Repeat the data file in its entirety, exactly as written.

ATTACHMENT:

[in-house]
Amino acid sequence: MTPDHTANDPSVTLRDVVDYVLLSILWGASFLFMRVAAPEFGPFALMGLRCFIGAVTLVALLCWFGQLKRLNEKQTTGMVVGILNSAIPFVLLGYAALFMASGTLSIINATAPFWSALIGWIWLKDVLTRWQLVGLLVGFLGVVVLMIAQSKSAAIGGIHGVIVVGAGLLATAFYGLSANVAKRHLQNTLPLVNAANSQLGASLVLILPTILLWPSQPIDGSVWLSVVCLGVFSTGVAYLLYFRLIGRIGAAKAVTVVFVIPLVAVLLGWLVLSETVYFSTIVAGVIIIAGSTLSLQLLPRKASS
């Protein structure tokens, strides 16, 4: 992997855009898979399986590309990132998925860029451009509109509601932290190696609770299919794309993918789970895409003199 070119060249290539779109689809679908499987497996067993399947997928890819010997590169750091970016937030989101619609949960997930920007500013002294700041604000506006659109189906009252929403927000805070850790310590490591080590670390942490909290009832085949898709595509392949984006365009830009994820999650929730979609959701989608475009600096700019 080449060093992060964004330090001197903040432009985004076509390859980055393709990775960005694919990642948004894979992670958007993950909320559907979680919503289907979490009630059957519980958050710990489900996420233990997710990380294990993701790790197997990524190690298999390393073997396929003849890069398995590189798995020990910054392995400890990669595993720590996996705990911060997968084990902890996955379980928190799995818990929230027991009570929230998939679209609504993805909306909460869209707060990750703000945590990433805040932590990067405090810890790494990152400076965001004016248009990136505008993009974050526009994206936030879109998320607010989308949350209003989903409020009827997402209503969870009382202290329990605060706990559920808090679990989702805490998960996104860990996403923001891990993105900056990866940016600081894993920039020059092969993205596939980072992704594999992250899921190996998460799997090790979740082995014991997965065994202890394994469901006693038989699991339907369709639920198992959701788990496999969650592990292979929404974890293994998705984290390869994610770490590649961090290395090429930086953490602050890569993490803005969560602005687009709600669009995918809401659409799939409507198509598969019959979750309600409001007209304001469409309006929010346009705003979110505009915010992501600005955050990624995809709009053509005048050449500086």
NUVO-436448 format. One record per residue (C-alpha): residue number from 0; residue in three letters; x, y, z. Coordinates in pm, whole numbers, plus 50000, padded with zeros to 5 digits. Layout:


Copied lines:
[in-house]
Amino acid sequence: MTPDHTANDPSVTLRDVVDYVLLSILWGASFLFMRVAAPEFGPFALMGLRCFIGAVTLVALLCWFGQLKRLNEKQTTGMVVGILNSAIPFVLLGYAALFMASGTLSIINATAPFWSALIGWIWLKDVLTRWQLVGLLVGFLGVVVLMIAQSKSAAIGGIHGVIVVGAGLLATAFYGLSANVAKRHLQNTLPLVNAANSQLGASLVLILPTILLWPSQPIDGSVWLSVVCLGVFSTGVAYLLYFRLIGRIGAAKAVTVVFVIPLVAVLLGWLVLSETVYFSTIVAGVIIIAGSTLSLQLLPRKASS
């Protein structure tokens, strides 16, 4: 992997855009898979399986590309990132998925860029451009509109509601932290190696609770299919794309993918789970895409003199 070119060249290539779109689809679908499987497996067993399947997928890819010997590169750091970016937030989101619609949960997930920007500013002294700041604000506006659109189906009252929403927000805070850790310590490591080590670390942490909290009832085949898709595509392949984006365009830009994820999650929730979609959701989608475009600096700019 080449060093992060964004330090001197903040432009985004076509390859980055393709990775960005694919990642948004894979992670958007993950909320559907979680919503289907979490009630059957519980958050710990489900996420233990997710990380294990993701790790197997990524190690298999390393073997396929003849890069398995590189798995020990910054392995400890990669595993720590996996705990911060997968084990902890996955379980928190799995818990929230027991009570929230998939679209609504993805909306909460869209707060990750703000945590990433805040932590990067405090810890790494990152400076965001004016248009990136505008993009974050526009994206936030879109998320607010989308949350209003989903409020009827997402209503969870009382202290329990605060706990559920808090679990989702805490998960996104860990996403923001891990993105900056990866940016600081894993920039020059092969993205596939980072992704594999992250899921190996998460799997090790979740082995014991997965065994202890394994469901006693038989699991339907369709639920198992959701788990496999969650592990292979929404974890293994998705984290390869994610770490590649961090290395090429930086953490602050890569993490803005969560602005687009709600669009995918809401659409799939409507198509598969019959979750309600409001007209304001469409309006929010346009705003979110505009915010992501600005955050990624995809709009053509005048050449500086």
NUVO-436448 format. One record per residue (C-alpha): residue number from 0; residue in three letters; x, y, z. Coordinates in pm, whole numbers, plus 50000, padded with zeros to 5 digits. Layout: